Diagnosis[edit]

Diagnosis of oleandrin poisoning is mainly based on a detailed history. Whether or not a plant is ingested, description of the plant, or the plant itself, how much of it was ingested, time between ingestion and symptoms are all relevant questions. These can be asked only when the patient is not unconscious, which may happen due to cardiac symptoms, or when a third person is present. Supportive treatment should always be given to those with severe cardiac arrhythmias. History of poisoning (of a plant), ECG abnormalities that fit digoxin poisoning, and being in a region with N. oleander suggest poisoning with the plant.[7] Three methods are used for detecting oleandrin in the blood. Fluorescence polarization immunoassay is widely used. This test is slower and has a lower sensitivity than digoxin immunoassay (Digoxin III).[8] A direct analytic technique like liquid chromatography-electrospray tandem mass spectrometry is used when there are medicolegal issues.[9]

Treatment[edit]

Onset of symptoms may vary with the way of intake. Teas made of leaves or root of N. oleander give rise to a more acute onset, while eating raw leaves causes a slower onset of symptoms.[10] Management of oleandrin poisoning is done in the following steps:[11]

  1. Resuscitate the patient as necessary
  2. Take pulse, blood pressure, and oxygen saturation. Place on a cardiac monitor and take a 12-lead ECG. Insert IV cannula and give fluids IV
  3. Treat marked hypotension (systolic <70 mmHg) or bradycardia (<40 bpm) with bolus dose of atropine (2–3 mg). Otherwise give small bolus of atropine (0.3-0.6 mg) or and infusion (0.6 mg/h) to keep heart rate around 70-80 bpm
  4. Consider the administration of a single dose of activated charcoal to bind any oleandrin left in the gastrointestinal tract.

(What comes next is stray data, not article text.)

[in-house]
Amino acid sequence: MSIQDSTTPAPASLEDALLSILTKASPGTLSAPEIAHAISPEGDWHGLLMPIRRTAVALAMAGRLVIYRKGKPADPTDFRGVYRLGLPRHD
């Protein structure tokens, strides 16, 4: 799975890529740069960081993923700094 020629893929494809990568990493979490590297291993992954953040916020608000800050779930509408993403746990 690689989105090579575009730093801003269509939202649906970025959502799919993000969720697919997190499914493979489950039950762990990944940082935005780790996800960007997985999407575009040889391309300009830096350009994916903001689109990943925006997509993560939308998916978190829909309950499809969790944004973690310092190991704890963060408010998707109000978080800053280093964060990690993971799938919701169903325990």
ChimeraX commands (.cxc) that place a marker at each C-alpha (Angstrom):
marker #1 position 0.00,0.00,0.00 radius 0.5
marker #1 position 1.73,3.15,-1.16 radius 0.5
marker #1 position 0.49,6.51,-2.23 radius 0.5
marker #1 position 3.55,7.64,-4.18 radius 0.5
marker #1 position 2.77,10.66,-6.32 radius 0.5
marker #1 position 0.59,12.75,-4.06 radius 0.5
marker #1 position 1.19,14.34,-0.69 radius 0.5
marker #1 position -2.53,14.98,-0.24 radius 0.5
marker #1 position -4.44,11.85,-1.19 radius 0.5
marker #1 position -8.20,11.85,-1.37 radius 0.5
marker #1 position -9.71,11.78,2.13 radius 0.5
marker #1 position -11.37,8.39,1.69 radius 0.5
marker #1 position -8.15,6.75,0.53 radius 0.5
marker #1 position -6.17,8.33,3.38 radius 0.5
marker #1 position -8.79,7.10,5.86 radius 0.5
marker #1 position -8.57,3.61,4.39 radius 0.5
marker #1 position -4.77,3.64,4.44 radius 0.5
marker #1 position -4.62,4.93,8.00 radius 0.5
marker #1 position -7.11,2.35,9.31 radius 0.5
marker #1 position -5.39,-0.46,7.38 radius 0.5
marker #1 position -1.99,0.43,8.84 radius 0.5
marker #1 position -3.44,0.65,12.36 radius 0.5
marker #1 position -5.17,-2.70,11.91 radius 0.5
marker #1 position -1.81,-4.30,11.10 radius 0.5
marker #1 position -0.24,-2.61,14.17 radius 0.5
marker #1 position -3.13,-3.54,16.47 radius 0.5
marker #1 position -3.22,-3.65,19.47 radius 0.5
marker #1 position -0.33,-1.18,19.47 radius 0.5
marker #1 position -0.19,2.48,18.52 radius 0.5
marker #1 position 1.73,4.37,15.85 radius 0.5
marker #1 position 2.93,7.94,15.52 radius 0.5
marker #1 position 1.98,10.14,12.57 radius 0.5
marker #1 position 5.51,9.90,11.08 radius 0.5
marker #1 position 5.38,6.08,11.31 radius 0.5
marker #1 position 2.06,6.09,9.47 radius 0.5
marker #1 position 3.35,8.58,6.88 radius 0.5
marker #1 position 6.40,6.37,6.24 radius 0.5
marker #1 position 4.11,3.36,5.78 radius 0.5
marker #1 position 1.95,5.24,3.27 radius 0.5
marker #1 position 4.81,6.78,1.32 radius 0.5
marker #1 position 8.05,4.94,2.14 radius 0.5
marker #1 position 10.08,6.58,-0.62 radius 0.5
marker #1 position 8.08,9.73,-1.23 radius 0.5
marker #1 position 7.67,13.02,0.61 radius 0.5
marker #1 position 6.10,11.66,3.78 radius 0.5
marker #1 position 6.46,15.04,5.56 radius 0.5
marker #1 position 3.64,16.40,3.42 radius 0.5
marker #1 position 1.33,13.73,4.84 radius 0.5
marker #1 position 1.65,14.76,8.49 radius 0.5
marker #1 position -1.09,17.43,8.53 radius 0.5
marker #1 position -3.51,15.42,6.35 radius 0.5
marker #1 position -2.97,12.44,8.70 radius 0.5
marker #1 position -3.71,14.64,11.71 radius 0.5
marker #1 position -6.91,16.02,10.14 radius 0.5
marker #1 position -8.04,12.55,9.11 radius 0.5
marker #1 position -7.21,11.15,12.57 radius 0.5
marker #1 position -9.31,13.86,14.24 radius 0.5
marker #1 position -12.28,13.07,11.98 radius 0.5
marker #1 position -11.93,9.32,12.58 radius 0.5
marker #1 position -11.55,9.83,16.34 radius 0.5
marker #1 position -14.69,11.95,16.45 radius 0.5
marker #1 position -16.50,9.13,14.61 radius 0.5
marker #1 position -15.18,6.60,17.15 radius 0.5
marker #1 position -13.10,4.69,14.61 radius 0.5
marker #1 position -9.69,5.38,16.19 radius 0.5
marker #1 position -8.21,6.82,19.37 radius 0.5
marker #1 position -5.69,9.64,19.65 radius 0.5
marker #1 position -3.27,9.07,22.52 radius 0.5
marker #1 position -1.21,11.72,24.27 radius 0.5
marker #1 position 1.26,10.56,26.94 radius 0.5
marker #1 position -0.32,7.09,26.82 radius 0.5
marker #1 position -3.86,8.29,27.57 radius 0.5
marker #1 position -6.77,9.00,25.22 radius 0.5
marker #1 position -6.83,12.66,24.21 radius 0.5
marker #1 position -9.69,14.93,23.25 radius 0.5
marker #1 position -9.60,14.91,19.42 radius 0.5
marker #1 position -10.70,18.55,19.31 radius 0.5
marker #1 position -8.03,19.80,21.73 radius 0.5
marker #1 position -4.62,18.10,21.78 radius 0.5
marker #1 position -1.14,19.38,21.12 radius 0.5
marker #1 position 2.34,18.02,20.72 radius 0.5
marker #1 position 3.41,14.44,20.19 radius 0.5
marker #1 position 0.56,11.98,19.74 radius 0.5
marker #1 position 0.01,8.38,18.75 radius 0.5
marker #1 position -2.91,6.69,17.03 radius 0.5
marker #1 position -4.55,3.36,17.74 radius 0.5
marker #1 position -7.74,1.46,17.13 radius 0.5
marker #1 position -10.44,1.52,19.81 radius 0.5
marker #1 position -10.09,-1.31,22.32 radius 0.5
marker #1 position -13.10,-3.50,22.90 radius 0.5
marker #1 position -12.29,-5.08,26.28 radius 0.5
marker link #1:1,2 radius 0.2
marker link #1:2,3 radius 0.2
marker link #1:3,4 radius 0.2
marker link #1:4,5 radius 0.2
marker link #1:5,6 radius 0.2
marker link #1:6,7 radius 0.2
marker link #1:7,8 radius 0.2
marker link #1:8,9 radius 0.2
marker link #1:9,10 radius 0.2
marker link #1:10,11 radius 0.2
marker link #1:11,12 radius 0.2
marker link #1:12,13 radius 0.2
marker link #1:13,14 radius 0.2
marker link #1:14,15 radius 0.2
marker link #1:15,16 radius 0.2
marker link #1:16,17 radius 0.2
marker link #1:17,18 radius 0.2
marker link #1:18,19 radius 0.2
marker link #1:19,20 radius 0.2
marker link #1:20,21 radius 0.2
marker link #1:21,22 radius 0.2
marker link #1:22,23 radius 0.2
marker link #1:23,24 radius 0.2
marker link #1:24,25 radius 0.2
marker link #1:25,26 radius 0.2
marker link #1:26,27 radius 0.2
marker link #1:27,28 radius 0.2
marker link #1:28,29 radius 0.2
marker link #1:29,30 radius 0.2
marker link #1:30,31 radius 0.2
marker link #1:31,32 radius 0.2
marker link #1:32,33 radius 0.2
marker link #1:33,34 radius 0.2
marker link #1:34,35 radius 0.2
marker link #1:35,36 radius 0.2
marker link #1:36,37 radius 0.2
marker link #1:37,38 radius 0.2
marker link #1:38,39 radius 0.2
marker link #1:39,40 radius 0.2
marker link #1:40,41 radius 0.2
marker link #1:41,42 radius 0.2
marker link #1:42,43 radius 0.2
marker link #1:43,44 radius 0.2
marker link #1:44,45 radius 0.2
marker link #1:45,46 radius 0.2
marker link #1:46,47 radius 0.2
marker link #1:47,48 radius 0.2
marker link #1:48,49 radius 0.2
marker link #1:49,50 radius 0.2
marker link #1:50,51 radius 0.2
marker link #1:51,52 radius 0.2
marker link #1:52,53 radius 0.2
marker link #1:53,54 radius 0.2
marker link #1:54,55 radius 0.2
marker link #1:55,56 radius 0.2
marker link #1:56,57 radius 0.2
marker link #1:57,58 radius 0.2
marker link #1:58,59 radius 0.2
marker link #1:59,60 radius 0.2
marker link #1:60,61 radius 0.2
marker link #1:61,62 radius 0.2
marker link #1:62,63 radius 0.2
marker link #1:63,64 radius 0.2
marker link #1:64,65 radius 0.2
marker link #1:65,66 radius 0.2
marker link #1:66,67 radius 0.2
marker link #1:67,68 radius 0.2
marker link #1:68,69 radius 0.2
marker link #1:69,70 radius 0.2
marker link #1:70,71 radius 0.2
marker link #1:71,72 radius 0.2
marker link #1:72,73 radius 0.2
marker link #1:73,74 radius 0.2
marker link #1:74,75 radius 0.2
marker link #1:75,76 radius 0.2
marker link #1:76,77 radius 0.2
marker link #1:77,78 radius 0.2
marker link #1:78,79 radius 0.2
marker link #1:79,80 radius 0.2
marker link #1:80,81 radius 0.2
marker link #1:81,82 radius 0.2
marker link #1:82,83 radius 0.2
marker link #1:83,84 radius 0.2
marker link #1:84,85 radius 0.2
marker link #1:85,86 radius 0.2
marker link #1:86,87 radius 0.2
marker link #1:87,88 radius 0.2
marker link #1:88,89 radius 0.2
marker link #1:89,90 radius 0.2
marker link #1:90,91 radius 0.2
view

5. Measure serum electrolytes and magnesium. Treat hypokalemia and hypomagnesemia until both concentrations are back in high-normal range
  6. AV node and/or severe sinus node block, ventricular tachycardia, and serum potassium >5.5 are indications for anti-digoxin Fab, if available. The best regimen is currently unclear. Consider giving 400 mg over 20 minutes followed by 400–800 mg over 4–8 hours by infusion.
  7. In the absence of anti-digoxin Fab:
    1. Give insulin/dextrose for potassium >5,5. Do not give calcium.
    2. Consider treating severe bradycardia due to AV block with temporary pacing
    3. Treat ventricular fibrillation with low-energy direct current cardioversion.

Previously forced vomiting or performing gastric lavage was part of the treatment of poisoning, but is no longer recommended.[12] There is a lack of evidence that weighs efficacy versus harm.[13] Activated charcoal is still used, since it binds toxins in the gastrointestinal tract to reduce absorption. It is uncertain whether repeated administration of activated charcoal is effective, in theory interrupting enterohepatic cycling. This treatment is used for digoxin poisoning, another cardiac glycoside.[14] Supportive care like monitoring vitals and electrolyte and fluid balance is important. Patients may present hypovolemic due to vomiting and diarrhea, but severely elevated potassium can also occur.[15] Electrolyte balance is vital, since patients with low cardiac glycoside levels can still die after adequate digoxin Fab antibody treatment if they have disturbed electrolyte levels.[16] Treatment of bradyarrhythmias is by many done with intravenous isoprenaline and/or atropine.[17] In moderate cases, prolonging of the PR interval and progression to AV dissociation, cardiac pacing is used.[18] The effectiveness of all these interventions is unknown and are associated with side-effects. Therefore, consultation with a cardiologist is recommended when managing significant N. Oleander induced arrhythmias.[15] The use of anti-digoxin Fab IV has proven successful in cases of oleandrin poisoning[19] These antibodies have shown to bind in vitro with oleandrin and thus reduce the active concentration in the blood [20] A dose of 400 mg is used in digoxin poisoning, but a dose of 800 mg is recommended for oleandrin poisoning due to the lower binding affinity of the antibody to oleandrin.[21][22] Patients receiving an adequate dose of anti-digoxin Fab show a good response, resolving serious arrhythmias in two hours in fifty percent of the cases. Treated patients showed a rapid increase in heart rate and a significant decline in serum potassium levels.[22] The reason anti-digoxin Fab is sparingly used in developing countries is its high cost, even though it is such an effective treatment.[23]

Anti-cancer therapy[edit]